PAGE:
He preferred examples and stories rather than theory in his writings. 
The liturgical offices he wrote are evidence of his talent as a stylist in Latin.

He asked often to be allowed to retire as cardinal-bishop of Ostia, and finally Alexander II consented. Peter was happy to become once again just a monk, but he was still called to serve as a papal legate. When returning from such an assignment in Ravenna, he was overcome by a fever. 
With the monks gathered around him saying the Divine Office, he died on February 22, 1072.

In 1828 he was declared a Doctor of the Church.


O Lord, open my lips.
And my mouth will proclaim your praise.

Invitatory Psalm
Psalm 94 (95)

Come, today, and listen to his voice: 
do not harden your hearts.

– Come, today, and listen to his voice: 
do not harden your hearts.

Come, let us rejoice in the Lord,
let us acclaim God our salvation.
Let us come before him proclaiming our thanks,
let us acclaim him with songs.

– Come, today, and listen to his voice: 
do not harden your hearts.

For the Lord is a great God,
a king above all gods.
For he holds the depths of the earth in his hands,
and the peaks of the mountains are his.
For the sea is his: he made it;
and his hands formed the dry land.

– Come, today, and listen to his voice: 
do not harden your hearts.

Come, let us worship and bow down,
bend the knee before the Lord who made us;
for he himself is our God and we are his flock,
the sheep that follow his hand.

– Come, today, and listen to his voice: 
do not harden your hearts.

If only, today, you would listen to his voice:
“Do not harden your hearts
as you did at Meribah,
on the day of Massah in the desert,
when your fathers tested me –
they put me to the test,
although they had seen my works.”

– Come, today, and listen to his voice: 
do not harden your hearts.

“For forty years they wearied me,
that generation.
I said: their hearts are wandering,
they do not know my paths.
I swore in my anger:
they will never enter my place of rest.”

– Come, today, and listen to his voice: 
do not harden your hearts.

Glory be to the Father and to the Son and to the Holy Spirit,
as it was in the beginning, is now, and ever shall be,
world without end.

– Come, today, and listen to his voice: 
do not harden your hearts.


Lord, who throughout these forty days
for us didst fast and pray,
teach us with thee to mourn our sins,
and close by thee to stay.
As thou with Satan didst contend
and didst the victory win,
O give us strength in thee to fight,
in thee to conquer sin.
As thou didst hunger bear, and thirst,
so teach us, gracious Lord,
to die to self, and chiefly live
by thy most holy word.
And through these days of penitence,
and through thy Passiontide,
yea, evermore in life and death,
Jesus, with us abide.
Abide with us, that so, this life
of suffering overpast,
an Easter of unending joy
we may attain at last.

Psalm 17 (18)

The word of the Lord is a shield for all who make him their refuge.

The Lord’s ways are pure;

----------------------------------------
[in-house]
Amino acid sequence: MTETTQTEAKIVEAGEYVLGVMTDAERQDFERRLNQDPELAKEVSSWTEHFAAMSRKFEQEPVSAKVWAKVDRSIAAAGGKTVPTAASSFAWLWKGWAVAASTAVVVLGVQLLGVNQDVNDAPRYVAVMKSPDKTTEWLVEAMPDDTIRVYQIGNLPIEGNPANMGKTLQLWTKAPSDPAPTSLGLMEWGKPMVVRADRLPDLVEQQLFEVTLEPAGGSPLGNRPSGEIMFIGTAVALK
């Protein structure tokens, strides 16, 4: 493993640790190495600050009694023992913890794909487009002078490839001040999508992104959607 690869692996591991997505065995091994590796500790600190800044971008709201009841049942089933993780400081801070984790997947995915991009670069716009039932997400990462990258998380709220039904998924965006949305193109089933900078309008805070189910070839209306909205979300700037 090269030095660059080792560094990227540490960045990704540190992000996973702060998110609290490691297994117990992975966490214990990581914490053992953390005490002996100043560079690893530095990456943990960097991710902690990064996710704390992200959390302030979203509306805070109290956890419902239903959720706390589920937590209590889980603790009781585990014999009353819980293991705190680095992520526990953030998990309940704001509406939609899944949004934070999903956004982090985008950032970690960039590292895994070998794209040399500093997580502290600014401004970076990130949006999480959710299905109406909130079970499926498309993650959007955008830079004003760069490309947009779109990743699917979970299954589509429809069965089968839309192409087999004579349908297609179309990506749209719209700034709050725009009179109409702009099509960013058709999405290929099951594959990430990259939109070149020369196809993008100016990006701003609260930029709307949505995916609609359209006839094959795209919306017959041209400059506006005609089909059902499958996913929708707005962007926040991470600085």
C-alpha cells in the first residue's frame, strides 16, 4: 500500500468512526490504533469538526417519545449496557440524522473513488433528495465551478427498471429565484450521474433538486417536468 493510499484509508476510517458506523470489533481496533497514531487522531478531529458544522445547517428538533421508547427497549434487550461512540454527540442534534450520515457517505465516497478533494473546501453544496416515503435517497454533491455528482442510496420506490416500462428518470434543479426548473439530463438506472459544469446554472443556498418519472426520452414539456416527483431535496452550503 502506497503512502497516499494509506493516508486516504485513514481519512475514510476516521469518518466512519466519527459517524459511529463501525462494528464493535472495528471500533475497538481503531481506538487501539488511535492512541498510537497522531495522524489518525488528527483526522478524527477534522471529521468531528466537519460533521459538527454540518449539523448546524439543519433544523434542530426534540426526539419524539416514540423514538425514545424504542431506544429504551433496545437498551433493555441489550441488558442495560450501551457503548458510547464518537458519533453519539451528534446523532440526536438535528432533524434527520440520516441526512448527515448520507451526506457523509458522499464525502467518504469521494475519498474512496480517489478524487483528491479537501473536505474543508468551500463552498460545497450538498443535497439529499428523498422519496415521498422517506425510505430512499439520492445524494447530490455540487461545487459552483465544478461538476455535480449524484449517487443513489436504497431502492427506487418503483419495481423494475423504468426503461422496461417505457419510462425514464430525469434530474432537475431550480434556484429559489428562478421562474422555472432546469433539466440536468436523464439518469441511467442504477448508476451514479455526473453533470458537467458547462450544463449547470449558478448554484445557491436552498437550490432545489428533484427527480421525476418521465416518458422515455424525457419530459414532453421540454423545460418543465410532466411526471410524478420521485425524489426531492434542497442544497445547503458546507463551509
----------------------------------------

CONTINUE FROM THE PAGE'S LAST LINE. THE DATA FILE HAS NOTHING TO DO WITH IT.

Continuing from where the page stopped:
the words of the Lord are refined in the furnace;
the Lord protects all who hope in him.
For what God is there, but our Lord?
What help, but in the Lord our God?
God, who has wrapped me in his strength
and set me on the perfect path,
who has made my feet like those of the deer,
who has set me firm upon the heights,
who trains my hands for battle,
teaches my arms to bend a bow of bronze.

Glory be to the Father and to the Son and to the Holy Spirit,
as it was in the beginning, is now, and ever shall be,
world without end.

The word of the Lord is a shield for all who make him their refuge.

Psalm 17 (18)

Lord, your right hand upheld me.

You have given me the shield of your salvation;
your right hand holds me up;
by answering me, you give me greatness.
You have stretched the length of my stride,
my feet do not weaken.
I pursue my enemies and surround them;
I do not turn back until they are no more.
I smash them to pieces, they cannot stand,
they fall beneath my feet.
You have wrapped me round with strength for war,
and made my attackers fall under me.
You turned my enemies’ backs on me,
you destroyed those who hated me.
They cried out, but there was no-one to save them;
they cried to the Lord, but he did not hear.
I have ground them up until they are dust in the wind,
trodden them down like the mud of the street.
You have delivered me from the murmurings of the people
and placed me at the head of the nations.
A people I do not even know serves me –
at a mere rumour of my orders, they obey.
The children of strangers beg for my favour;
they hide away and tremble where they hide.

Glory be to the Father and to the Son and to the Holy Spirit,
as it was in the beginning, is now, and ever shall be,
world without end.

Lord, your right hand upheld me.

Psalm 17 (18)

Long life to the Lord!
Praised be the God who saves me.

The Lord lives, my blessed Helper.
Let the God of my salvation be exalted.
God, you give me my revenge,
you subject peoples to my rule,
you free me from my enraged enemies.
You raise me up from those who attack me,
you snatch me from the grasp of the violent.
And so I will proclaim you among the nations, Lord,
and sing to your name.
Time and again you save your king,
you show your loving kindness to your anointed,
to David and his descendants for ever.

Glory be to the Father and to the Son and to the Holy Spirit,
as it was in the beginning, is now, and ever shall be,
world without end.

Long life to the Lord!
Praised be the God who saves me.

He who reflects on the law of the Lord
– will yield his fruit in due season.

Exodus 12:1-20

The Lord said to Moses and Aaron in the land of Egypt: